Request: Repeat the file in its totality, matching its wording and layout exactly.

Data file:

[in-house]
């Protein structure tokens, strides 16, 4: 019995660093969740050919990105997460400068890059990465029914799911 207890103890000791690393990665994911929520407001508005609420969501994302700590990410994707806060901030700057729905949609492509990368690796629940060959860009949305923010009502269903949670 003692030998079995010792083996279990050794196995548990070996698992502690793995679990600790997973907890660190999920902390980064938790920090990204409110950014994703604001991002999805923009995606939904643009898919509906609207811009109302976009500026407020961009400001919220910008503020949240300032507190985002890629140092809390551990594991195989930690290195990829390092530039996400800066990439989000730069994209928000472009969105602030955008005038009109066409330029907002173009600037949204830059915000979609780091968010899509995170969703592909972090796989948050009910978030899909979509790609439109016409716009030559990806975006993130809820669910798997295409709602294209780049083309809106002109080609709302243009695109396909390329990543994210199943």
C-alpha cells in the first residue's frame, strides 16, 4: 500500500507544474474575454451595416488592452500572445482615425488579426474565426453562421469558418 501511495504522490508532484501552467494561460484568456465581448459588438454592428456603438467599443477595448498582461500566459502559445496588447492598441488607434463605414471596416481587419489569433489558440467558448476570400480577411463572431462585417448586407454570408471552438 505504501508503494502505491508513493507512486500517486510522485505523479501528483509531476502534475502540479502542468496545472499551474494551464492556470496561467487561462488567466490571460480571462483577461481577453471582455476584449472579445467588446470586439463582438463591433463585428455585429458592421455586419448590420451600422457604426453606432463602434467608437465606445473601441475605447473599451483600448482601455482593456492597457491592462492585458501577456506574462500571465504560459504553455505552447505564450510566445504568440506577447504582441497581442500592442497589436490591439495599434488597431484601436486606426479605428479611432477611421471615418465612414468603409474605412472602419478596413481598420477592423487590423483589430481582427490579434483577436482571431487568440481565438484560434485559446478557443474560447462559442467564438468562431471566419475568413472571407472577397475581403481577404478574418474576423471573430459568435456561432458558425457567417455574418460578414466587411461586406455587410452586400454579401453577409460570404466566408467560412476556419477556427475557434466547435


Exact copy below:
[in-house]
């Protein structure tokens, strides 16, 4: 019995660093969740050919990105997460400068890059990465029914799911 207890103890000791690393990665994911929520407001508005609420969501994302700590990410994707806060901030700057729905949609492509990368690796629940060959860009949305923010009502269903949670 003692030998079995010792083996279990050794196995548990070996698992502690793995679990600790997973907890660190999920902390980064938790920090990204409110950014994703604001991002999805923009995606939904643009898919509906609207811009109302976009500026407020961009400001919220910008503020949240300032507190985002890629140092809390551990594991195989930690290195990829390092530039996400800066990439989000730069994209928000472009969105602030955008005038009109066409330029907002173009600037949204830059915000979609780091968010899509995170969703592909972090796989948050009910978030899909979509790609439109016409716009030559990806975006993130809820669910798997295409709602294209780049083309809106002109080609709302243009695109396909390329990543994210199943």
C-alpha cells in the first residue's frame, strides 16, 4: 500500500507544474474575454451595416488592452500572445482615425488579426474565426453562421469558418 501511495504522490508532484501552467494561460484568456465581448459588438454592428456603438467599443477595448498582461500566459502559445496588447492598441488607434463605414471596416481587419489569433489558440467558448476570400480577411463572431462585417448586407454570408471552438 505504501508503494502505491508513493507512486500517486510522485505523479501528483509531476502534475502540479502542468496545472499551474494551464492556470496561467487561462488567466490571460480571462483577461481577453471582455476584449472579445467588446470586439463582438463591433463585428455585429458592421455586419448590420451600422457604426453606432463602434467608437465606445473601441475605447473599451483600448482601455482593456492597457491592462492585458501577456506574462500571465504560459504553455505552447505564450510566445504568440506577447504582441497581442500592442497589436490591439495599434488597431484601436486606426479605428479611432477611421471615418465612414468603409474605412472602419478596413481598420477592423487590423483589430481582427490579434483577436482571431487568440481565438484560434485559446478557443474560447462559442467564438468562431471566419475568413472571407472577397475581403481577404478574418474576423471573430459568435456561432458558425457567417455574418460578414466587411461586406455587410452586400454579401453577409460570404466566408467560412476556419477556427475557434466547435